According to…well, everyone in the housing market, if you want to sell a house, the time is now.
Competition for homes is heating up, with Forbes reporting only a 2.5 month supply of homes currently on the market. Houses in some areas are going under contract in only 7 days, and 26% are going above list price.
This sounds great if you’re a home seller, but what does it mean for note buyers and note sellers?
Let’s take a look at the housing market imbalance, what’s causing it, and what it means for the mortgage buying industry.
What’s With the Market Imbalance?
The market is currently flooded with buyers, but starving for inventory.
There simply aren’t enough homes being sold at the moment to keep up with demand.
In a “balanced” market, the number of buyers and sellers is more or less equal, and there is about a six month supply of homes on the market.
At the moment, the market is skewing so far toward sellers that houses are going under contract in an average of only 29 days, the lowest since the National Association of Realtors began tracking the data six years ago.
The problem then becomes self-perpetuating. As competition becomes more fierce, houses are snapped up faster, there are no sellers replacing homes on the market, supply dwindles, rinse and repeat.
In addition to a simple lack of people selling their homes, house builders are slowing their new construction. Home builder confidence has been in decline for eight months, hitting its lowest in June.
All that added together makes for a market more imbalanced than we’ve seen in years, even in the years leading up to the housing crisis.
Why the Imbalance?
For many years, especially after the 2008 crash, the number of potential buyers hit historic lows as foreclosures and short-sales flooded the housing market. At that time, sellers couldn’t get rid of their homes, even selling far below value. It was a great time for investors looking to purchase investment property, but sellers took a huge hit.
Even as the economy improved, the young adult generation, usually a group counted on to buy homes as they begin their adult lives, remained shackled by stagnant wages and the consequences of an inherited economic nightmare. Buying a home simply wasn’t on their horizon.
This seems to be changing, however. While the old joke is that millennials are killing all the industries, from housing to diamonds, 45% of new home loans at the beginning of this year were for millenials.
Unfortunately, while they and other buyers are flooding the market, they are widely a generation of renters. The vast majority of home buyers are not selling a home in order to upgrade, which cripples the supply and demand dynamic.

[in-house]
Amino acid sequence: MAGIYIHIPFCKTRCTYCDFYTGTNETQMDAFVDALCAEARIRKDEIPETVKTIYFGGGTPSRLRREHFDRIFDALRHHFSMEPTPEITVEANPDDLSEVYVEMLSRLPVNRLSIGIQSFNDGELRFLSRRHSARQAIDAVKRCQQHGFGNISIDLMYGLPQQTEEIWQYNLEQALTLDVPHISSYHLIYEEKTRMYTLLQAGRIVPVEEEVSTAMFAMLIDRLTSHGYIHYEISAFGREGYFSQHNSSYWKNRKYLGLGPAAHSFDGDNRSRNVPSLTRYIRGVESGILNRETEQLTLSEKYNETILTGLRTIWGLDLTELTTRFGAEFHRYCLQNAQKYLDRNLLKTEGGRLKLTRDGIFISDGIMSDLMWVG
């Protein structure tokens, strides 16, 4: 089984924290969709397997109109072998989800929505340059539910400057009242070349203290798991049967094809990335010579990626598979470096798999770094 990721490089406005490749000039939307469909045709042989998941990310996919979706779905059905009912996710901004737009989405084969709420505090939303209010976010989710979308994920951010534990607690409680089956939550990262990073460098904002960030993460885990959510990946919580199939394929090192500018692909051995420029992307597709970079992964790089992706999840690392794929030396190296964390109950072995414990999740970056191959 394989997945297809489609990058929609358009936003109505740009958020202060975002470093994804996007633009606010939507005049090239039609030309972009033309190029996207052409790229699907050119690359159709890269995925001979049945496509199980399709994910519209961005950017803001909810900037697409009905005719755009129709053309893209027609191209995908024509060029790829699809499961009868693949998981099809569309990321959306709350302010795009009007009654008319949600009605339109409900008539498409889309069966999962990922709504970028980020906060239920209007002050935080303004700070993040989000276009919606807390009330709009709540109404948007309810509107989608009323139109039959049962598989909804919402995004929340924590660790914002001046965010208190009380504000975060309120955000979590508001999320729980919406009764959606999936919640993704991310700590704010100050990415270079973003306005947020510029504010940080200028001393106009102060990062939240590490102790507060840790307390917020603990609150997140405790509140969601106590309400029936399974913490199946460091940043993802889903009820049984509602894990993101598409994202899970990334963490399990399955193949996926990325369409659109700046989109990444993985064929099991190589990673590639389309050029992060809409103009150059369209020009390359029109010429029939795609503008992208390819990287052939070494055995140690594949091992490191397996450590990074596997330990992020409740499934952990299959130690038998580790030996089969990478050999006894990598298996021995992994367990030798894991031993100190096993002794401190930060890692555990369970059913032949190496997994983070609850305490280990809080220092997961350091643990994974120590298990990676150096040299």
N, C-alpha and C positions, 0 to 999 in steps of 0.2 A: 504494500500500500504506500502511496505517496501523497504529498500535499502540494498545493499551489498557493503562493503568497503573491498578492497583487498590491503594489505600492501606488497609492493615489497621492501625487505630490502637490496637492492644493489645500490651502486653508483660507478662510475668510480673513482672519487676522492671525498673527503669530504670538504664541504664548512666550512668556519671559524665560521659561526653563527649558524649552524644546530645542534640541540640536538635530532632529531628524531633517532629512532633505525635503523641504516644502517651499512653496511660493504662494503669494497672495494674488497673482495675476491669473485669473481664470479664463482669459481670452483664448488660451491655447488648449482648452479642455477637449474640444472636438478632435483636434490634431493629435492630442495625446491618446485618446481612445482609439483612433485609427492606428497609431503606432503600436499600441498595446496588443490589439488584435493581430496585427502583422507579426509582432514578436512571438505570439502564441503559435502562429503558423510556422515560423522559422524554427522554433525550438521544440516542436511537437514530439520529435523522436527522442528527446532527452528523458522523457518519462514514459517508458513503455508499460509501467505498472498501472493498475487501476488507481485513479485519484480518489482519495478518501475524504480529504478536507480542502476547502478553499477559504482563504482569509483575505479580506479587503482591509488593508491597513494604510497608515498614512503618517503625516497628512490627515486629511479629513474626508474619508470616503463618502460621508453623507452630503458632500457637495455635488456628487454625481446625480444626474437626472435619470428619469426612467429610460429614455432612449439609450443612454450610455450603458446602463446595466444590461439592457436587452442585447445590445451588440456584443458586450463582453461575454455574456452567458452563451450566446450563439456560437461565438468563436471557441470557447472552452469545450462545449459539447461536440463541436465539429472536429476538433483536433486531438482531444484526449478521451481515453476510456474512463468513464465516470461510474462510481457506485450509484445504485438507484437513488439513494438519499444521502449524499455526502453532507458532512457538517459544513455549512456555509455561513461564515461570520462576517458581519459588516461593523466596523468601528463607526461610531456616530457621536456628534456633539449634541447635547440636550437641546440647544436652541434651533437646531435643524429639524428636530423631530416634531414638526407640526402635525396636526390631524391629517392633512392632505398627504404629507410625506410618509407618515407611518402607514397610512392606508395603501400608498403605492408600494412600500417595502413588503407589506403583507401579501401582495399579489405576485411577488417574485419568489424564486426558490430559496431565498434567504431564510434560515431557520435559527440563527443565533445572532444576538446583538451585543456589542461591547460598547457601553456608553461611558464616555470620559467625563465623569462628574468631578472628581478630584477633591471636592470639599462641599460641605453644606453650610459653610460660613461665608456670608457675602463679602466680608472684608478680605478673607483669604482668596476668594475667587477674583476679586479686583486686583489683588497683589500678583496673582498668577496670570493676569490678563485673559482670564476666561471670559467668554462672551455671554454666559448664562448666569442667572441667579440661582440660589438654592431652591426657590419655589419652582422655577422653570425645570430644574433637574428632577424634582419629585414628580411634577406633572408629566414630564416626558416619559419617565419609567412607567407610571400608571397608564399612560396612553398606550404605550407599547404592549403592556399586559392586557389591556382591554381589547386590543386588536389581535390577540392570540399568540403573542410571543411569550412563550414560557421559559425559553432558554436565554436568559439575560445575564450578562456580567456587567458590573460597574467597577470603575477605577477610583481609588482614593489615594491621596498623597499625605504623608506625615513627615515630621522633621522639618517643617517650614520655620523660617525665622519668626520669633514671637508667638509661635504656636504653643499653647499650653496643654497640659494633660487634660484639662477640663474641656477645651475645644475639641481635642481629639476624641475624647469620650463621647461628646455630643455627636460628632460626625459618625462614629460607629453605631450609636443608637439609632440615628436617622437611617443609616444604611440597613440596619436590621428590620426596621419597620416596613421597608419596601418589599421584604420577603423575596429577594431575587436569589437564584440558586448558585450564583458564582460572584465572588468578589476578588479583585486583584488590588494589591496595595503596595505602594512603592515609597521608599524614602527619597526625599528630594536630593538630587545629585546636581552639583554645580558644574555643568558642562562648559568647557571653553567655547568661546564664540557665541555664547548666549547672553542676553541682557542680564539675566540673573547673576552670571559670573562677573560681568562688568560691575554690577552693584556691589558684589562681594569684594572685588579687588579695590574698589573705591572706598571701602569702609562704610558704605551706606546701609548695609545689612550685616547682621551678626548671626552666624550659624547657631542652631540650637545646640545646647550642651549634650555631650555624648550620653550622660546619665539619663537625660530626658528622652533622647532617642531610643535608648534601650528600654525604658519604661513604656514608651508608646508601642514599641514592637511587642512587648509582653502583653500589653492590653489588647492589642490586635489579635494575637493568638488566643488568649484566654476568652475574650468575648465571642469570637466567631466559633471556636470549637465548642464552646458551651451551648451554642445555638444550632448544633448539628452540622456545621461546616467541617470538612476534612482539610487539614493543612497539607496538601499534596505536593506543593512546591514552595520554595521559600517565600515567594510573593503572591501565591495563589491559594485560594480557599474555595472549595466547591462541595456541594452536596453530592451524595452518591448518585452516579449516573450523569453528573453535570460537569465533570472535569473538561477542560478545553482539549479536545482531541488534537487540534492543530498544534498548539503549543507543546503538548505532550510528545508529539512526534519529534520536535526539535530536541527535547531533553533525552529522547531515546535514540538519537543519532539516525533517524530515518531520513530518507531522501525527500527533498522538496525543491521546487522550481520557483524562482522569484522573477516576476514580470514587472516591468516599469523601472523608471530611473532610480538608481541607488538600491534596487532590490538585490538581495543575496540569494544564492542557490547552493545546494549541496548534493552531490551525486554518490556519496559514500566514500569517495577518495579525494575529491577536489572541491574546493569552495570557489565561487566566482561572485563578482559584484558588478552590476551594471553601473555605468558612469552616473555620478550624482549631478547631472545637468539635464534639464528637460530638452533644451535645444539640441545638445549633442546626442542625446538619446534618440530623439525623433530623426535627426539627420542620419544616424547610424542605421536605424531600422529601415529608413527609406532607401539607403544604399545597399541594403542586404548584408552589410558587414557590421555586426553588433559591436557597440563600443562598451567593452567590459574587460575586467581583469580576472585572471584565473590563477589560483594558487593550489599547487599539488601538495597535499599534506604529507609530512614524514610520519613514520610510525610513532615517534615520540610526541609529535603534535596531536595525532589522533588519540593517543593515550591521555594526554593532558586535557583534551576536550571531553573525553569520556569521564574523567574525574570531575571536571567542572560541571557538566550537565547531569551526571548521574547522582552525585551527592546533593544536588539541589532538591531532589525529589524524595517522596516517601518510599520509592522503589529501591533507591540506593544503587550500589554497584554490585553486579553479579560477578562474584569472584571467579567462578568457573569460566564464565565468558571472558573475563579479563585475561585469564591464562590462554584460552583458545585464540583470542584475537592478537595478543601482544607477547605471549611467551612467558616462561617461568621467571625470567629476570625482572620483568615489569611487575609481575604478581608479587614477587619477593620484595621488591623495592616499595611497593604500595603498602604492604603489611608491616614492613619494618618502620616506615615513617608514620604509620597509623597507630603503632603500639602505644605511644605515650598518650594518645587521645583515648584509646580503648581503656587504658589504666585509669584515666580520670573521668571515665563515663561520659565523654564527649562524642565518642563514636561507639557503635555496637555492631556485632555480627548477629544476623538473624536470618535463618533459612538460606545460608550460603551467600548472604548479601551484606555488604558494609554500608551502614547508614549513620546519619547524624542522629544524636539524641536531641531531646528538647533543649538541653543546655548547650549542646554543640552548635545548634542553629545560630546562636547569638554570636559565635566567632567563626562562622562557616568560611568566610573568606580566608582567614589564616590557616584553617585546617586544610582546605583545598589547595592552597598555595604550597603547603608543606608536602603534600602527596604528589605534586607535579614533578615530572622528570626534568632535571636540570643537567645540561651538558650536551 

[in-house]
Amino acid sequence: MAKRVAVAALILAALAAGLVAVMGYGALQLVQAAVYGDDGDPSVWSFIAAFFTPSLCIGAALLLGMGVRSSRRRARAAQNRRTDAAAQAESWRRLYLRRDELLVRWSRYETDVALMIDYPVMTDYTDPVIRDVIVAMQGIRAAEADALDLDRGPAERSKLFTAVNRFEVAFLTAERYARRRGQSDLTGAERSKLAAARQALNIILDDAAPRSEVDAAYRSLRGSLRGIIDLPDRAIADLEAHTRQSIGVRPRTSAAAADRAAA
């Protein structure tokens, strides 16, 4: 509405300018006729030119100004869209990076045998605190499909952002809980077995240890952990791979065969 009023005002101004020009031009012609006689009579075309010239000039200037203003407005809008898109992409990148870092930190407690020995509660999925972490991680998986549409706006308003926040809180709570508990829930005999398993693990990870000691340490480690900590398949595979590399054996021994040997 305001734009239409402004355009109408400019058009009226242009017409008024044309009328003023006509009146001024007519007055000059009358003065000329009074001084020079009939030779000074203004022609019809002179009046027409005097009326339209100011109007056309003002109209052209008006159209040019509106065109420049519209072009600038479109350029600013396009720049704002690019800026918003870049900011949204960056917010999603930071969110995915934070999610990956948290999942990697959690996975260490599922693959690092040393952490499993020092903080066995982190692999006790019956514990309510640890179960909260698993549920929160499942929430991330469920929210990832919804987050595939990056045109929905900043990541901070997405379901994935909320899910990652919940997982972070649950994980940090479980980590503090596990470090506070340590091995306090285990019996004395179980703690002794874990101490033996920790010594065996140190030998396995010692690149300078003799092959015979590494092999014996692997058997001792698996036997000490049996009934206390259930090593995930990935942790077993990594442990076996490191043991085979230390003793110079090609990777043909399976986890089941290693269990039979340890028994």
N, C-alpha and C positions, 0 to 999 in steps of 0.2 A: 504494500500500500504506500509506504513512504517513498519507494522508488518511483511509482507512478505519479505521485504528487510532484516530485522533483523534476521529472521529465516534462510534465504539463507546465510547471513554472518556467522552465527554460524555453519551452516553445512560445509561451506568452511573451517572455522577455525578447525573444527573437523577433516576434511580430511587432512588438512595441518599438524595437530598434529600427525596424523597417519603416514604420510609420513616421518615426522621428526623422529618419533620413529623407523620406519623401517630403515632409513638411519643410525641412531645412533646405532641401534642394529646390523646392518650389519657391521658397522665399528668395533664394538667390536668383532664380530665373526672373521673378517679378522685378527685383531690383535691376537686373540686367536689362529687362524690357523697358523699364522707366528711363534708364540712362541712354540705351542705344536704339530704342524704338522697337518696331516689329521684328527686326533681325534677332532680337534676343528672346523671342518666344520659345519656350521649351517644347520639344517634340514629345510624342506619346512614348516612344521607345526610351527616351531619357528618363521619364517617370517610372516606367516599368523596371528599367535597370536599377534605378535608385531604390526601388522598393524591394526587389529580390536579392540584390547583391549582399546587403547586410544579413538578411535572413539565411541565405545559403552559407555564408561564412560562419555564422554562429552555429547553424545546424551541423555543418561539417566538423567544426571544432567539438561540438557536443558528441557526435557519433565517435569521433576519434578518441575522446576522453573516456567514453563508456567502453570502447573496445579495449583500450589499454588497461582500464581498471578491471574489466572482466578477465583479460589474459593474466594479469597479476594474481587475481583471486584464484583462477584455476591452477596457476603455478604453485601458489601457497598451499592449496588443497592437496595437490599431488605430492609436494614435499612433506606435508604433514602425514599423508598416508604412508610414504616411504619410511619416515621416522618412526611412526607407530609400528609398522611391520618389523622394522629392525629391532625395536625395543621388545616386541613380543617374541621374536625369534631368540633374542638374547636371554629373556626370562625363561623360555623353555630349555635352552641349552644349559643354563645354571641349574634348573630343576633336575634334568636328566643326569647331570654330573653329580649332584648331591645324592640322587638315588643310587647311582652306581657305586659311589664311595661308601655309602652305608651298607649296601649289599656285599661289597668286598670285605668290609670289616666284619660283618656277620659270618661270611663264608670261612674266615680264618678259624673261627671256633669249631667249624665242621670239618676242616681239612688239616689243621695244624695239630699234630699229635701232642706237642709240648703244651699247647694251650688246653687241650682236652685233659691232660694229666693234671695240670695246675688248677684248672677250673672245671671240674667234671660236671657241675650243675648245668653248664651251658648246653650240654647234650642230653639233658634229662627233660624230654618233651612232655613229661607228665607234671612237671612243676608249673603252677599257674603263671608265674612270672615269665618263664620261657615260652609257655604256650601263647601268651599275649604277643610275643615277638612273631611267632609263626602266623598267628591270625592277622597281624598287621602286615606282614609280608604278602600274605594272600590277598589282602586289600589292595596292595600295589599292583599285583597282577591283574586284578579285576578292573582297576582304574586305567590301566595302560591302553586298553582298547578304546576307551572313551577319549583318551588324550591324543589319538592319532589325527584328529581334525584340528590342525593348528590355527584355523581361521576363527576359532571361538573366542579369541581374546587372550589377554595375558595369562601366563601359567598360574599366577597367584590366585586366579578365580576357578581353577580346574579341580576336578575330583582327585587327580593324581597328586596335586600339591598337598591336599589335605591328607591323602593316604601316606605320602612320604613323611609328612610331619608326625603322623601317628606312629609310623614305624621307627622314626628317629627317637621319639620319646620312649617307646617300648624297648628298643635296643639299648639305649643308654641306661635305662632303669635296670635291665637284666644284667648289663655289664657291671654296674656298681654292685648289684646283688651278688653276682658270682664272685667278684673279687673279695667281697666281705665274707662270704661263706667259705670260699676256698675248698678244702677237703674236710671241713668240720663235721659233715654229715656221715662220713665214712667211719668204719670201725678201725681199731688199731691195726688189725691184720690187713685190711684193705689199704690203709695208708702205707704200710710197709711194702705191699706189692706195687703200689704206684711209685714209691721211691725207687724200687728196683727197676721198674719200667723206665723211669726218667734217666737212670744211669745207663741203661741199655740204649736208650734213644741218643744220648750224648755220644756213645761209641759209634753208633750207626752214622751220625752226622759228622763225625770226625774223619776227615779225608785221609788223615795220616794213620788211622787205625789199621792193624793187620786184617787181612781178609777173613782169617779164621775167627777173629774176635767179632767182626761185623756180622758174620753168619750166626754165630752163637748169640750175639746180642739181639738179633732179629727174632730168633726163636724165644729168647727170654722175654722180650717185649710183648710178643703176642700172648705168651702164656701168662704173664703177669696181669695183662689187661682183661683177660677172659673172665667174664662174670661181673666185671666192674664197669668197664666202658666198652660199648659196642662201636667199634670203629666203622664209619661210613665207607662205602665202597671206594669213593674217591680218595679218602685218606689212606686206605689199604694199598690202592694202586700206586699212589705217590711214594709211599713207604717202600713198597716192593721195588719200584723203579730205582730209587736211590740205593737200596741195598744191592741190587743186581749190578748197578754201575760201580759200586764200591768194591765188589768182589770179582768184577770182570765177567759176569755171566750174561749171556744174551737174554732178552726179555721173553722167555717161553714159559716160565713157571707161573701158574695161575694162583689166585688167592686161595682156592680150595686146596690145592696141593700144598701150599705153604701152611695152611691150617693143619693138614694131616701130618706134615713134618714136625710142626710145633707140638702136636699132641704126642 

This means that starter homes in particular are being snapped up as quickly as they hit the market, leaving many buyers out in the cold and desperate to catch a break.
What Does this Mean for Note Buyers and Note Sellers?
For note sellers and those looking to seller finance a property, this is an interesting situation. Fewer houses sold means fewer mortgage notes for note buyers to purchase.
And while this is all still speculative, it could put note sellers into a profitable position when it comes to selling real estate notes.
For those looking to seller finance property, this imbalance in the market brings even more questions.
On the one hand, you should have little to no trouble selling traditionally if you wish, so why bother with seller financing at all?
On the other hand, the imbalance gives you a great deal of power. Buyers are scrambling for homes that are in short supply, and you may be able to put together a more profitable deal than you would with traditional selling. Buyers are desperate to purchase, and that is something that could be used to your advantage.
It also gives you the opportunity.
As for note buyers, while this imbalance will eventually level out, the effects may be felt further down the line. If and when note sellers look to off-load these mortgages in the future, buyers may find a shortage of notes to buy, driving up prices.
We may see echoes of the current market, but with mortgage buyers in the place of home buyers. Again, all this is speculative, and we wouldn’t see this come to fruition for some time.
So What Now?
This market imbalance isn’t like much else we’ve seen before, so keep a close eye on the market.
This imbalance may lead some to worry over another economic crisis, but there doesn’t seem to be as much a danger as it was in the early 2000’s. Many safeguards are in place that were not at that time, so it is unlikely we will see the same kind of market crash.
The more likely result is that, given a few years, assuming the economy continues in it’s steady upward tick, the market will level itself out, especially as current buyers outgrow their starter homes and ready for a second round of home buying.
For note buyers and sellers, we may feel the reverberations of this a few years down the road, but note sellers and those looking to seller finance should take a look at how the current situation could benefit them and consider if seller financing or selling a note could be a financial windfall just now.